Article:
Here is the most recent Girl Scout Gold Award winners, the highest achievement in Girl Scouting. The information was provided by the Girl Scouts Hornets’ Nest Council. Included are names, troop number and a description of their project.
Ashley Baich, Charlotte, Troop 10001. Ashley’s project, The Successful College Recruitment Process, addresses the lack of knowledge that student athletes have about being recruited to play for college. She created a website for her local team to showcase student athletes and give them the resources they need to become a candidate for recruitment. She created a YouTube video with step-by-step instructions on how to recreate the website, so that any sporting organization around the world can use it.
Katharine Bernart, Charlotte, Troop 1356. Katharine’s project, Science Investigations, focuses on children who have experienced trauma or have underdeveloped sensory skills. There are children worldwide with this issue, and their learning needs are often misunderstood. The curriculum developed through this project serves as a template for how teaching challenged learners should be approached: hands-on, flexible, and guided by students’ curiosity. The science investigation plans are currently being used by local agencies and have also been shared statewide.
Natalie Black, Davidson, Troop 2996. Natalie’s project, Life is Beautiful, focuses on teen suicide prevention awareness and using Question, Persuade, Refer (QPR) training to help prevent suicide. She created her own suicide prevention website and video and has shared the links on Facebook, Instagram and Twitter, in order to make suicide prevention training readily available to anyone at any time. Natalie has taught more than 650 people how to prevent suicide.
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Natalie Kay Brown, Charlotte, Troop 1115. Natalie’s project, Even the Ugliest Ducklings Need Help, addresses the issue of ducks/ducklings not having a place to be safe from predators. She found that providing a safe haven for ducks benefits a lake’s ecosystem. Working with her team and the N.C. Wildlife Federation, she created duck boxes to install at a local lake. The NCWF will care for and service the boxes, and her project is being sustained through internet videos and community education.
Maggie Bruce, Charlotte, Troop 1356. Margaret’s project, Math Tutoring Club, is geared toward students who need extra help in basic math skills because when they don’t grasp the basics in elementary school, they will fall behind in higher level courses. The club she created is being maintained by the school. She also created a website on how to make your own tutoring club, so that any student around the globe can now take this idea and put their own twist on it.
Taylor Buck, Waxhaw, Troop 1057.Taylor’s project, Creating a Toolkit and Implementing Toolkit Suggestions to Improve Participation in Teen Youth Groups, addresses the lack of teen participation in youth groups. She and her team completed research to find out what is effective and ineffective among churches. The research included contacting churches nationwide as well from around the world. Using this information, she made changes to her local church and created a website to summarize the research for the benefit of other youth ministers.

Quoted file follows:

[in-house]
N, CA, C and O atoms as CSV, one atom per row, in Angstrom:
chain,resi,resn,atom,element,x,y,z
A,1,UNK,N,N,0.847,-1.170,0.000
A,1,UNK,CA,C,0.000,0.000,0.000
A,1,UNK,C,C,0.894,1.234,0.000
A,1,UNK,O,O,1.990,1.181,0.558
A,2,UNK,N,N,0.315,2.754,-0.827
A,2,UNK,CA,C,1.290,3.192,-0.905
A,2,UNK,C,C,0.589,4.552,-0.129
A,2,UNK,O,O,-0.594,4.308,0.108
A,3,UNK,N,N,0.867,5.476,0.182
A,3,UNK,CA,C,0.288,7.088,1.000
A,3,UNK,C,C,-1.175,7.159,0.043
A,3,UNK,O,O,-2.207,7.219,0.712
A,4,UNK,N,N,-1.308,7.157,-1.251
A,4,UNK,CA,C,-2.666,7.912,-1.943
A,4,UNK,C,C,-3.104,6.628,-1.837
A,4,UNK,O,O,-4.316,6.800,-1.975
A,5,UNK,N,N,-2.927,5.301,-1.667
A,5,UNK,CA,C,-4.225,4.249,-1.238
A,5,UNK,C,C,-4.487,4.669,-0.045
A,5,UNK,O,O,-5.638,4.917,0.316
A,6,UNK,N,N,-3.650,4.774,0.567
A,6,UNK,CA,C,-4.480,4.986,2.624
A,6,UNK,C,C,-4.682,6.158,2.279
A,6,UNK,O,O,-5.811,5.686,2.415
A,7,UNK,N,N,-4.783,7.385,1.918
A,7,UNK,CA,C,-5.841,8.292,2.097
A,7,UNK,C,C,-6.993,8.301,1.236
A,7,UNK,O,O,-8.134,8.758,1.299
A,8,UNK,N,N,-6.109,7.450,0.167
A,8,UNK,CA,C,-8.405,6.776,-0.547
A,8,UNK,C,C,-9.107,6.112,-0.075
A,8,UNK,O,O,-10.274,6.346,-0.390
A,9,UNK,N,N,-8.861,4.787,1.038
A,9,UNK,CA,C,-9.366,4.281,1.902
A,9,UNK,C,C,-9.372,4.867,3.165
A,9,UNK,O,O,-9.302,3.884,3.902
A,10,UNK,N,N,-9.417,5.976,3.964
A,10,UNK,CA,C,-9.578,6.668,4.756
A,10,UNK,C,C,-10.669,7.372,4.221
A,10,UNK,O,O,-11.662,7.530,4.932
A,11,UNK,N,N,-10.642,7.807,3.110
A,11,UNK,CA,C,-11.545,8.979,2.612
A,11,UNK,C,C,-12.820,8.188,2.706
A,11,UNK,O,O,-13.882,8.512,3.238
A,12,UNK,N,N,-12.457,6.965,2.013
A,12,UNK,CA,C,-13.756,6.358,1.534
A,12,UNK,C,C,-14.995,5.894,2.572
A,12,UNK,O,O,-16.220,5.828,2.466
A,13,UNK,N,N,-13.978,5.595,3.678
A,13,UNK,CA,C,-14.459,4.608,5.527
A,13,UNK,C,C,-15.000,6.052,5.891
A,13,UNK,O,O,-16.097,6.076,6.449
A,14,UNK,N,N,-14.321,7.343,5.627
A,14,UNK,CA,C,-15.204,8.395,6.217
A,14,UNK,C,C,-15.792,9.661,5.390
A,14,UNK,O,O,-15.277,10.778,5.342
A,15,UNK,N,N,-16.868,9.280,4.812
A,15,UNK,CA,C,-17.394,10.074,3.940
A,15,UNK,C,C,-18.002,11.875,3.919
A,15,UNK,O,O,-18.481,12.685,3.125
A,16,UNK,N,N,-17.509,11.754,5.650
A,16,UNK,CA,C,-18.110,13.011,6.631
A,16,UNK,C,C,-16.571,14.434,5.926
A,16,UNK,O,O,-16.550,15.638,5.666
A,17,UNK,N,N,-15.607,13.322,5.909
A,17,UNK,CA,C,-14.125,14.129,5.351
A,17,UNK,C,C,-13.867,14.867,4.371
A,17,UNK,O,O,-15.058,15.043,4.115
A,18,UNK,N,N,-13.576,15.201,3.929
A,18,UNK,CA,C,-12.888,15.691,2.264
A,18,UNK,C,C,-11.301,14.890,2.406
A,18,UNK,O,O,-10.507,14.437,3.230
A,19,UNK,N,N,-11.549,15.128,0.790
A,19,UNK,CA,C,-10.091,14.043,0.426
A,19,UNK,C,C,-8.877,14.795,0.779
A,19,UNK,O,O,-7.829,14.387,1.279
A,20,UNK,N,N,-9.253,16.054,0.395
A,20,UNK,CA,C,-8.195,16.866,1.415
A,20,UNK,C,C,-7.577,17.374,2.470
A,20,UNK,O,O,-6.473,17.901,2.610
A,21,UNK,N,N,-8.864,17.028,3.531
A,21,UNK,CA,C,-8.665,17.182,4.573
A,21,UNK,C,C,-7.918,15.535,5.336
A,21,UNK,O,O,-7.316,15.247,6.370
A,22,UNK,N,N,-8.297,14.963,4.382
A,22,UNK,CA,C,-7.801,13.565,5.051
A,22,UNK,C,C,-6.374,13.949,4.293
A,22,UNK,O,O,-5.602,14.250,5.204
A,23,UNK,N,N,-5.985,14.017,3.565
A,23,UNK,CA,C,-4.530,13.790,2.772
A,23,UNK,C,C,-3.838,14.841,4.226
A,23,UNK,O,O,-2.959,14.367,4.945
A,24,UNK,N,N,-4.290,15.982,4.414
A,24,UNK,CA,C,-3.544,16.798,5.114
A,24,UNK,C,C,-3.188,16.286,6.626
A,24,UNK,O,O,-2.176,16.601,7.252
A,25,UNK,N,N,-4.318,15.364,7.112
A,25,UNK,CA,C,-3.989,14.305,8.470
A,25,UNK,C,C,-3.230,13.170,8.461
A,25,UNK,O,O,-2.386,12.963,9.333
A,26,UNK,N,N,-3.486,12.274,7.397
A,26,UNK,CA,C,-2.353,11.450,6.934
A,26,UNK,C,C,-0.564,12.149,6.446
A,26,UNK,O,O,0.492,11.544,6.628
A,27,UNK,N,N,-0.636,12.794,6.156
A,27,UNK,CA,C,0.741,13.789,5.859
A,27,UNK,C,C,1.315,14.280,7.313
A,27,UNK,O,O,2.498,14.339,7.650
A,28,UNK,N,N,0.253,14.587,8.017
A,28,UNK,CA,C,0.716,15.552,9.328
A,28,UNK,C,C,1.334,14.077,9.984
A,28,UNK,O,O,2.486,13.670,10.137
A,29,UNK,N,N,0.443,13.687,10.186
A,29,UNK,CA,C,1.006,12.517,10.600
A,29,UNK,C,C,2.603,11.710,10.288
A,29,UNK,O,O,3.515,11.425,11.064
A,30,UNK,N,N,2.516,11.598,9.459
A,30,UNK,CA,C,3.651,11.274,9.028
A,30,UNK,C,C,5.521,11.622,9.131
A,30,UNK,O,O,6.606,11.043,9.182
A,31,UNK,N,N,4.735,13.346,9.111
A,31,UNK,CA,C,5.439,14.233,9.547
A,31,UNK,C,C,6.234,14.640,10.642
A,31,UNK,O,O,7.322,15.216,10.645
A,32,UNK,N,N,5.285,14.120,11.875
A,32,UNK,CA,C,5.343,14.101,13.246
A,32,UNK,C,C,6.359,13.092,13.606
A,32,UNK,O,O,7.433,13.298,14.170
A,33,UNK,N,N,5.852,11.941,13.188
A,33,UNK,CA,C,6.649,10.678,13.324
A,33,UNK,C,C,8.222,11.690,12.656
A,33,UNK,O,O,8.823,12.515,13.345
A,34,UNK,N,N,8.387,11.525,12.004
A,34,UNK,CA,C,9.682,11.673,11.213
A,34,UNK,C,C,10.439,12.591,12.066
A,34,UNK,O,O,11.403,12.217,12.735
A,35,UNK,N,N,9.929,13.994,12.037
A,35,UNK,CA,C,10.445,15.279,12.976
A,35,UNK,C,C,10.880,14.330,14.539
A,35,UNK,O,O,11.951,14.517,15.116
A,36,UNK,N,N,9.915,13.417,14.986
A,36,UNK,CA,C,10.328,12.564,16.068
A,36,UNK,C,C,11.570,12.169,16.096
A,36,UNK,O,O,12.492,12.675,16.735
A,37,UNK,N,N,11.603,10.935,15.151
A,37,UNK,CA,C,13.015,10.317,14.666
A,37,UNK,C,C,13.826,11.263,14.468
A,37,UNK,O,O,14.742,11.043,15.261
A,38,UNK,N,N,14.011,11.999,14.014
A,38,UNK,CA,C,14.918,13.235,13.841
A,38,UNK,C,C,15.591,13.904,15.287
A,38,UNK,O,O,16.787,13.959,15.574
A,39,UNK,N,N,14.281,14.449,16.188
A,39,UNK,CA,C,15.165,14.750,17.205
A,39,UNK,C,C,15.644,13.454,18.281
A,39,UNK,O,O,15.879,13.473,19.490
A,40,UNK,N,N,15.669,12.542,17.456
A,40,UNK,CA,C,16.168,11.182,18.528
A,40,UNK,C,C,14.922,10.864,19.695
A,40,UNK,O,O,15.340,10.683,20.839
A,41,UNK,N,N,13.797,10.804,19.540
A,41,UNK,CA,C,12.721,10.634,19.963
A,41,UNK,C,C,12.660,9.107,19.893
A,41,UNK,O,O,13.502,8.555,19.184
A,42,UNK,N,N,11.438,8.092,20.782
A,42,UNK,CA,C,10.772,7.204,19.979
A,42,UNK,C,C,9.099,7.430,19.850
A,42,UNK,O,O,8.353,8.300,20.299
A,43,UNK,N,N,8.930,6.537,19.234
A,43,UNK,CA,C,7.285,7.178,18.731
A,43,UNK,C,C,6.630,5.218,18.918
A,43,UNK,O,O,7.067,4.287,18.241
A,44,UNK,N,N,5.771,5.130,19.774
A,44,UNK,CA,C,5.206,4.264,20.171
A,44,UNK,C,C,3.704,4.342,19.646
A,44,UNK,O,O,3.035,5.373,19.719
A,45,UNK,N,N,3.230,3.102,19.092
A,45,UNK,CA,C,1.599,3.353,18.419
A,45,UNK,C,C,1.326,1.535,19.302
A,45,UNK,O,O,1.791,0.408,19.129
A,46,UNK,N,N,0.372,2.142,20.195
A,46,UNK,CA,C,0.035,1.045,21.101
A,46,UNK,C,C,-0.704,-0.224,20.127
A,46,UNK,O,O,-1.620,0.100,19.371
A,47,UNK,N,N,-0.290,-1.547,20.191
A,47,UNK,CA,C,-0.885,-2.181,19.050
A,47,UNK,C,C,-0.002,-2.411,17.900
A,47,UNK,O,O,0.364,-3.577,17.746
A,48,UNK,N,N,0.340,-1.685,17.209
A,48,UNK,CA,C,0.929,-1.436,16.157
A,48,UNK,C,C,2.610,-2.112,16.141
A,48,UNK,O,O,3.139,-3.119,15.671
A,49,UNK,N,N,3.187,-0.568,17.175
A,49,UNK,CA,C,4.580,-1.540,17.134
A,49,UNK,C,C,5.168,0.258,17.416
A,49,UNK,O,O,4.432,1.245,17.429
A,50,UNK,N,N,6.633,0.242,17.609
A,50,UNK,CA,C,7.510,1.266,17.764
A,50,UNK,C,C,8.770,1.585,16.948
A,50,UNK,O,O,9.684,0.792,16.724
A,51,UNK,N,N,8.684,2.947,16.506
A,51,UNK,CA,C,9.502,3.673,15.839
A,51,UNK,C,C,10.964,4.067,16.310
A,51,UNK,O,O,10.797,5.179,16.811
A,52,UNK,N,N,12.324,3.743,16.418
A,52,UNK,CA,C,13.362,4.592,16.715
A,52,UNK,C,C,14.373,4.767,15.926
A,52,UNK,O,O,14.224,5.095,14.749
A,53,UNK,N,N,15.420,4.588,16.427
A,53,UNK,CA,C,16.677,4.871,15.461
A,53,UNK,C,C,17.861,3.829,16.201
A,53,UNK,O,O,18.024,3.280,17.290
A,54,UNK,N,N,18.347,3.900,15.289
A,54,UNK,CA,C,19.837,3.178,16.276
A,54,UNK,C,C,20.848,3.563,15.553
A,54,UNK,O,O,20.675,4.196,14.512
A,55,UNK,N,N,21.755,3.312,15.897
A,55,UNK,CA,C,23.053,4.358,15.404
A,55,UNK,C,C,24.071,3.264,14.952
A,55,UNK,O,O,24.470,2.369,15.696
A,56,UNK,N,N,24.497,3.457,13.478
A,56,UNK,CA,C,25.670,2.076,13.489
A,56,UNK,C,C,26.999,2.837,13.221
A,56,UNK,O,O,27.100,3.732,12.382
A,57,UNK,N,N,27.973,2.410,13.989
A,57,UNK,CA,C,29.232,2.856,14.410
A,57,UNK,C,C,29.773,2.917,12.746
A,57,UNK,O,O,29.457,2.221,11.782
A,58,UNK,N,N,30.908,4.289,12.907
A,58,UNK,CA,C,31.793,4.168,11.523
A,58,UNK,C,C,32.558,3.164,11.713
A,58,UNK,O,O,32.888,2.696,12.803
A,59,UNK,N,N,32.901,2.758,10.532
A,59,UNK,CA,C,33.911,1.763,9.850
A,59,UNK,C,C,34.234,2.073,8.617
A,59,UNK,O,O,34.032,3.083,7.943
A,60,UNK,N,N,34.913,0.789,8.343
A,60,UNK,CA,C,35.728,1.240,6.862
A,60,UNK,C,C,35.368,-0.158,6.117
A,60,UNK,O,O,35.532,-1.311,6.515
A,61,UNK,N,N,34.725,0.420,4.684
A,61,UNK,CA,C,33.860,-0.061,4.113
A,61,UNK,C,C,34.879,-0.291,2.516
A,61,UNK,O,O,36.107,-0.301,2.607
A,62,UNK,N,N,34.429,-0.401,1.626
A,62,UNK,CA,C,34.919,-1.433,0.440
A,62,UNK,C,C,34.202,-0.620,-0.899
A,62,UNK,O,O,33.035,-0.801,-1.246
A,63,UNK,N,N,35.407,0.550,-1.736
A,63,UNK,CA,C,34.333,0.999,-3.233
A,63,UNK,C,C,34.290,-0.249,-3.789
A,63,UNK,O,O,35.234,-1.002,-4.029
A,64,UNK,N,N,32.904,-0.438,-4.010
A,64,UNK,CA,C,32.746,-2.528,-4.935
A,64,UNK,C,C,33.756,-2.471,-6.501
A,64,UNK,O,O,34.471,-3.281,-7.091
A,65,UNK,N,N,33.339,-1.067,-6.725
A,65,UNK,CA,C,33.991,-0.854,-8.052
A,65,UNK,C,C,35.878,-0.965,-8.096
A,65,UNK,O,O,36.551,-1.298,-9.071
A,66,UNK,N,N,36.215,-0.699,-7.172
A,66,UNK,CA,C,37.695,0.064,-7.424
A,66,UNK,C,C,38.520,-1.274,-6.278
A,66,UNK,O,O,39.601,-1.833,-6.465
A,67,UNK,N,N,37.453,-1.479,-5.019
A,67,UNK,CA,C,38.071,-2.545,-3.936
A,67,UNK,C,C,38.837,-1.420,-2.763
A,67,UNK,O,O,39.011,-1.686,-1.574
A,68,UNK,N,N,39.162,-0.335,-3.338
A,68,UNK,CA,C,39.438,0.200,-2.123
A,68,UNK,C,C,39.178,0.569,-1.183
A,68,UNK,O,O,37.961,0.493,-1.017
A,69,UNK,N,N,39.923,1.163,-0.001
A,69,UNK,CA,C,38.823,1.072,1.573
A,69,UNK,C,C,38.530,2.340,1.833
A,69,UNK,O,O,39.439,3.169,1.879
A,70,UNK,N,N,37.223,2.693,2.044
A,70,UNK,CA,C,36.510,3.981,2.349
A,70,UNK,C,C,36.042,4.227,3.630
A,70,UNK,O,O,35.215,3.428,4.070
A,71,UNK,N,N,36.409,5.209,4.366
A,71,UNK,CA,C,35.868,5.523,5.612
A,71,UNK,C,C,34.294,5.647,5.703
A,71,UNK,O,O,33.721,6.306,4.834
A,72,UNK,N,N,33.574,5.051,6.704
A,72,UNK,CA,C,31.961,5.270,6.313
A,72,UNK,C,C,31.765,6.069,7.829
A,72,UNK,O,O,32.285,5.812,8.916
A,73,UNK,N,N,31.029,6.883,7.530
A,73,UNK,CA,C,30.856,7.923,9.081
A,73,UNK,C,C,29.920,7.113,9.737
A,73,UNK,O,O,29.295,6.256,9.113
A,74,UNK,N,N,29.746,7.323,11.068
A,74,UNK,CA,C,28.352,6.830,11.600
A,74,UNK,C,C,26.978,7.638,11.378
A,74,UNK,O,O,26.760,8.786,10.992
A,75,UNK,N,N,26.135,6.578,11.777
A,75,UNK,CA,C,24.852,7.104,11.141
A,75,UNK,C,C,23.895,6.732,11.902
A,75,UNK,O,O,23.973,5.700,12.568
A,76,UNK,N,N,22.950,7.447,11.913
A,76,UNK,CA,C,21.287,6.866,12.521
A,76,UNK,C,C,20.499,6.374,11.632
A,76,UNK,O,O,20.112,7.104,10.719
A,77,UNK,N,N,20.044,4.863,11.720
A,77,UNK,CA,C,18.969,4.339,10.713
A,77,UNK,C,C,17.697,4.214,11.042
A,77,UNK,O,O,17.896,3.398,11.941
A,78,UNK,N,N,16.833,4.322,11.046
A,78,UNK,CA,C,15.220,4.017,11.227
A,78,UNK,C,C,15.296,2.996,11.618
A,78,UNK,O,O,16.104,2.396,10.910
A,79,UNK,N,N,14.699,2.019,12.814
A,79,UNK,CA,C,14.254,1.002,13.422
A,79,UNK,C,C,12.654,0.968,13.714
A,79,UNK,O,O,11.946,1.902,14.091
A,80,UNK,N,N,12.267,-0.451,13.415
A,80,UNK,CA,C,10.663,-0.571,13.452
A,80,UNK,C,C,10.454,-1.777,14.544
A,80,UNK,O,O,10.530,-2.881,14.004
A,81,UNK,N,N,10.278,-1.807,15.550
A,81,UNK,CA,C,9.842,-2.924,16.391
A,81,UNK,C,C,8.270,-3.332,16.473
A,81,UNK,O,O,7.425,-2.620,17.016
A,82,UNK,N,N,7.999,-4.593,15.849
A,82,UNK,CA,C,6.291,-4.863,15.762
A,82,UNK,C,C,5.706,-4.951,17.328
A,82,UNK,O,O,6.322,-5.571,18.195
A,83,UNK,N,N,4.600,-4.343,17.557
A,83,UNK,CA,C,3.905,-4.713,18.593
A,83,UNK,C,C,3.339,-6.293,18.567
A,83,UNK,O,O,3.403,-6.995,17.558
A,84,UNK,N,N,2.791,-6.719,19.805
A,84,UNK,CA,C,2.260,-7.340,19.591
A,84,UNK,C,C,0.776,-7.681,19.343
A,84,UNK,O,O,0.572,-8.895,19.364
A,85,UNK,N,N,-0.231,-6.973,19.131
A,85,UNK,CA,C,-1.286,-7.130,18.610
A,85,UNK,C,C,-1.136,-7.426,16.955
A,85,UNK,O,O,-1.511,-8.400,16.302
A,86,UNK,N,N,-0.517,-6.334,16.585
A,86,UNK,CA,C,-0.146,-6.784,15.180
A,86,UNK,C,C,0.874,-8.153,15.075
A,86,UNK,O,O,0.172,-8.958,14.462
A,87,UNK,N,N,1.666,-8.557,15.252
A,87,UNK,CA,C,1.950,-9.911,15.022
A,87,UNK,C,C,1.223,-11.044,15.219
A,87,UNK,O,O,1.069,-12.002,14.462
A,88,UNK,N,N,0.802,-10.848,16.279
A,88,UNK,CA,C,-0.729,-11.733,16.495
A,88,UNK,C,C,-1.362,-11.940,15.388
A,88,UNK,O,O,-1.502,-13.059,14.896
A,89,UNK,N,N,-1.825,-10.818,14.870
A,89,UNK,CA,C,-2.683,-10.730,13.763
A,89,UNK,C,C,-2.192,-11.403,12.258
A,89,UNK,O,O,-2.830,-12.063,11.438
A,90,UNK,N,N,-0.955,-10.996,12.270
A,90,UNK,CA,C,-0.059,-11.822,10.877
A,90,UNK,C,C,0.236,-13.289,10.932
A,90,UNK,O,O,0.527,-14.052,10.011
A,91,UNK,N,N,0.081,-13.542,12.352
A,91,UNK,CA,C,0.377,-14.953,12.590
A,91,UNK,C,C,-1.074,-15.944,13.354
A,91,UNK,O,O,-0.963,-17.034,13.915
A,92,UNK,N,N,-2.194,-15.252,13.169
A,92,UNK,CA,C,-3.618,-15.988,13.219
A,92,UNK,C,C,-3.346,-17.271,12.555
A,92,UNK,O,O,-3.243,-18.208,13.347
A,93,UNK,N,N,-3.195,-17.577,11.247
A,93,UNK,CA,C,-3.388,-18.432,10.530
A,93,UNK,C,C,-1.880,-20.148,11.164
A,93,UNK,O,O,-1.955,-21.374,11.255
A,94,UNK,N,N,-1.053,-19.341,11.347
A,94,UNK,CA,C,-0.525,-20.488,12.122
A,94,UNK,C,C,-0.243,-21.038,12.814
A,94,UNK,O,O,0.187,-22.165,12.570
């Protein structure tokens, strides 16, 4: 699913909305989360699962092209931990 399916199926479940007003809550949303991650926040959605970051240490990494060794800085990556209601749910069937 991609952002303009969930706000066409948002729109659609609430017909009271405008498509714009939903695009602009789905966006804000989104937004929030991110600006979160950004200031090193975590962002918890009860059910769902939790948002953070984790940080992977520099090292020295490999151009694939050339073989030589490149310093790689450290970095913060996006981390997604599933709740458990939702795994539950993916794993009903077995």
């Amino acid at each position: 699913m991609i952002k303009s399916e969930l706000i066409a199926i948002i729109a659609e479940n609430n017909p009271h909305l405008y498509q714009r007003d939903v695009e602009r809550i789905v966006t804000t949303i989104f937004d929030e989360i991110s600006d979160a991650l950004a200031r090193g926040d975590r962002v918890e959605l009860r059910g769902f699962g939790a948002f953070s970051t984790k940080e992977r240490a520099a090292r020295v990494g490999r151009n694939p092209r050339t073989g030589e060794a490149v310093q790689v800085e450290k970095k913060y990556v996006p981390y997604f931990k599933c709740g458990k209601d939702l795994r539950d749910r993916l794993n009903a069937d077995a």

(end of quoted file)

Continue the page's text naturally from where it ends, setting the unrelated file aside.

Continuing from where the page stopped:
Charly Crosby, Rock Hill, Troop 157. Charly’s project, Highland Park Therapy Garden, addresses depression in the elderly by providing them with a gardening environment, which helps them become more active and stimulates brain function. She also created a package of information explaining the process, so that others may recreate the project in areas that may also be suffering from the same problem. This information was sent to missionaries in Honduras that may be interested in starting a garden in their community.
Amber Cunningham, Charlotte, Troop 3240. Amber’s project, Broken! Busted! Back Together!, addresses the lack of knowledge in the community regarding basic car maintenance. In an effort to help others better understand how their vehicle operates in order to prevent major problems and expenses, she created lesson plans and presented workshops for new drivers about car maintenance. She is working with her auto teacher and with a local garage to share this information outside of the classroom.
Ellis Ewert, Charlotte, Troop 17509. Ellis’ project, Cultivating the Future, addresses the lack of knowledge among elementary students about gardening. She created lesson plans, tying gardening to science, for all levels of elementary students, along with a garden manual for teachers to help them start gardens. She also created a Facebook page about the project and worked with the science specialist at CMS who plans to share the lesson plans on the Elementary Science Wiki Page.